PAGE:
, 2022-10-20 11:30:00,
Twelve weeks of açaí consumption led to significant reductions in pulse wave velocity (PWV), a measure of arterial stiffness, compared to a control group, according to findings published in Phytotherapy Research.
“Evidence shows PWV is a predictor of adverse cardiovascular events,” wrote researchers from the Institute of Cardiology of Rio Grande do Sul/University Foundation of Cardiology in Porto Alegre.
“A 1 m/s increase in PWV is associated with a 12% increase in cardiovascular risk. Progressive damage of the arterial wall leads to greater stiffness and, consequently, decreased vascular distensibility… We found a 0.6 m/s decrease in PWV in the [anthocyanin] group (based on 99% statistical power), which further supports the clinical importance of our dietary intervention.”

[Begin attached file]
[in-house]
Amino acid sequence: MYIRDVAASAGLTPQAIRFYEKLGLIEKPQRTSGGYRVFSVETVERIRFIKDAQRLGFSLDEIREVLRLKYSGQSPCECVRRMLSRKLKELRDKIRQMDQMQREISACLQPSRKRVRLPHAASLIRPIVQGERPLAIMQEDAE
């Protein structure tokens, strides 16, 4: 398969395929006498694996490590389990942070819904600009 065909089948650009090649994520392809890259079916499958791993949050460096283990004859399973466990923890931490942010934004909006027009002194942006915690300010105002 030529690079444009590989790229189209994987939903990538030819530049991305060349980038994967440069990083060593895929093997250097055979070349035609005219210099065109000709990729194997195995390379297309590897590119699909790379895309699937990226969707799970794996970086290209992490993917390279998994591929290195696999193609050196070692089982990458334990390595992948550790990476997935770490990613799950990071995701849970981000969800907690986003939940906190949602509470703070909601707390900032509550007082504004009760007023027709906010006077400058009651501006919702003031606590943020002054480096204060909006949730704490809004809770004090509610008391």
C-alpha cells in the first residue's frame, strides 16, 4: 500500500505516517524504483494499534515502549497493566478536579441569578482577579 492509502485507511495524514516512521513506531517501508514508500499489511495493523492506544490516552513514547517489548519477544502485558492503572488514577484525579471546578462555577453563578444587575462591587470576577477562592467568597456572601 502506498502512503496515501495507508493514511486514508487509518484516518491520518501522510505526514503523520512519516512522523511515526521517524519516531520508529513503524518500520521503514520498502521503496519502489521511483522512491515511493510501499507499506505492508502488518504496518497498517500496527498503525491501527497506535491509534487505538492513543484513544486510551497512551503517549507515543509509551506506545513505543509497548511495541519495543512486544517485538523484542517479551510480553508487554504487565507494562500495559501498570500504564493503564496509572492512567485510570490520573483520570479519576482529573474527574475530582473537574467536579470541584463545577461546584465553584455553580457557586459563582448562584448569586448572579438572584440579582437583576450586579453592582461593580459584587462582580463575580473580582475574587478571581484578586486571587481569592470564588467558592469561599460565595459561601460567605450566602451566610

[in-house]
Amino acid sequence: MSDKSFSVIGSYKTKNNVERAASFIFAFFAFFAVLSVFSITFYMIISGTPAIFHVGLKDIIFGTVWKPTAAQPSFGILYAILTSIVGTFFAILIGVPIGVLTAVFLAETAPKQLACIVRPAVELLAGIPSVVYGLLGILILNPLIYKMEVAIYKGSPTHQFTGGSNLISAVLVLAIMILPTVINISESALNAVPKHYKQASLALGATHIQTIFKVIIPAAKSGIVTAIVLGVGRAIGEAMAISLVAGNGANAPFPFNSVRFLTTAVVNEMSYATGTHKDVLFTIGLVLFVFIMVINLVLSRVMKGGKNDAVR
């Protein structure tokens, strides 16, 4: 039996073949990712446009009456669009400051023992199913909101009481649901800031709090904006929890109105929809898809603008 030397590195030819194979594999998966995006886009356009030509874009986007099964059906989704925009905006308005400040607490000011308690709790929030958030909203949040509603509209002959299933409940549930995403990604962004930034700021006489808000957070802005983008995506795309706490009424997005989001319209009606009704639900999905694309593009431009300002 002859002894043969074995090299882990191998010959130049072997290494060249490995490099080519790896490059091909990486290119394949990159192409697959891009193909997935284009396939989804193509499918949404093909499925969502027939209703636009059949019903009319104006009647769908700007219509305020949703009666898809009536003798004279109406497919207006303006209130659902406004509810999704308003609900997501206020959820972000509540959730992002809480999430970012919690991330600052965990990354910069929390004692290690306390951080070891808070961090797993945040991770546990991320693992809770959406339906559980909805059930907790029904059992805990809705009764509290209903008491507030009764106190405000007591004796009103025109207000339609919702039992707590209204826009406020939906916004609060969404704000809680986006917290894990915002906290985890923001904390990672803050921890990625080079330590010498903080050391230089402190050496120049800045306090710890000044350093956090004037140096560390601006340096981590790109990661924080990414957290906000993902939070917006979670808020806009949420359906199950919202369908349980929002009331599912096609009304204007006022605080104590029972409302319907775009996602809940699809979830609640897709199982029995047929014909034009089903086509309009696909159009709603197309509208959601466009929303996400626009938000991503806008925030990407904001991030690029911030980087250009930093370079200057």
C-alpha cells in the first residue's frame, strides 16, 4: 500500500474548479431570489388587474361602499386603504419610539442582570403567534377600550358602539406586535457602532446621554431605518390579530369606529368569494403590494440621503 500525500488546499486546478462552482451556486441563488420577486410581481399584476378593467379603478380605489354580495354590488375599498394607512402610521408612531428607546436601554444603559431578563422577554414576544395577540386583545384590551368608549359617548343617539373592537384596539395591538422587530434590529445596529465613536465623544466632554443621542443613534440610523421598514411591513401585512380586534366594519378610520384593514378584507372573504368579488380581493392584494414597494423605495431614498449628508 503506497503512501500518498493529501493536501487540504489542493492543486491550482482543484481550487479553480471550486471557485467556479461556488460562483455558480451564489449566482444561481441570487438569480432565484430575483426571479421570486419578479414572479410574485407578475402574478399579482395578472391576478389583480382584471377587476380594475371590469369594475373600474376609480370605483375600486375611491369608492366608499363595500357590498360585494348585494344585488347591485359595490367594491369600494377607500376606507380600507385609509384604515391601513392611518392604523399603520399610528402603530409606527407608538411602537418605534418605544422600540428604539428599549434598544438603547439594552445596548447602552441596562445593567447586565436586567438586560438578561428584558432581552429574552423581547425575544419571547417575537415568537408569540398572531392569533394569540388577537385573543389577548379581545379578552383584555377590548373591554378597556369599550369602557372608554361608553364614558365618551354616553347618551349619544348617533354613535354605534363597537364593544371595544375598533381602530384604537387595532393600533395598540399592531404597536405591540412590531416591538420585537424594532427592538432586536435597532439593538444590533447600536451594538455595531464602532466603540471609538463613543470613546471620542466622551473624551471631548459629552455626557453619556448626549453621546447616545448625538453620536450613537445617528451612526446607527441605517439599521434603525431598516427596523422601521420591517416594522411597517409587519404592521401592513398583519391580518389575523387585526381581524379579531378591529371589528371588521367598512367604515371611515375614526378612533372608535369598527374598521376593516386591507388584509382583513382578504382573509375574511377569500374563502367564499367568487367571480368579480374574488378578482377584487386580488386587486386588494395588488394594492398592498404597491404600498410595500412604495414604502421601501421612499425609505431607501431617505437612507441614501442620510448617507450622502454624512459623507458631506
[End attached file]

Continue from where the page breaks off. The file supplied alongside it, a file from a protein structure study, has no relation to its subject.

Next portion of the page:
Açaí berries (pronounced ah-sigh-ee) have long formed part of the staple diet of Indian tribes. With the appearance of a purple grape and taste of a tropical berry, the berries have been shown to have powerful antioxidant properties thanks to a high level of anthocyanins.
Açaí pulp has been demonstrated to affect cell signaling, enzyme activity, maintenance of the oxidant and antioxidant balance, receptor sensitivity, gene regulation, and reduction in the production of pro-inflammatory cytokines, while restoring or maintaining functional cellular antioxidant status.
The new study included 55 obese and overweight people prescribed to…
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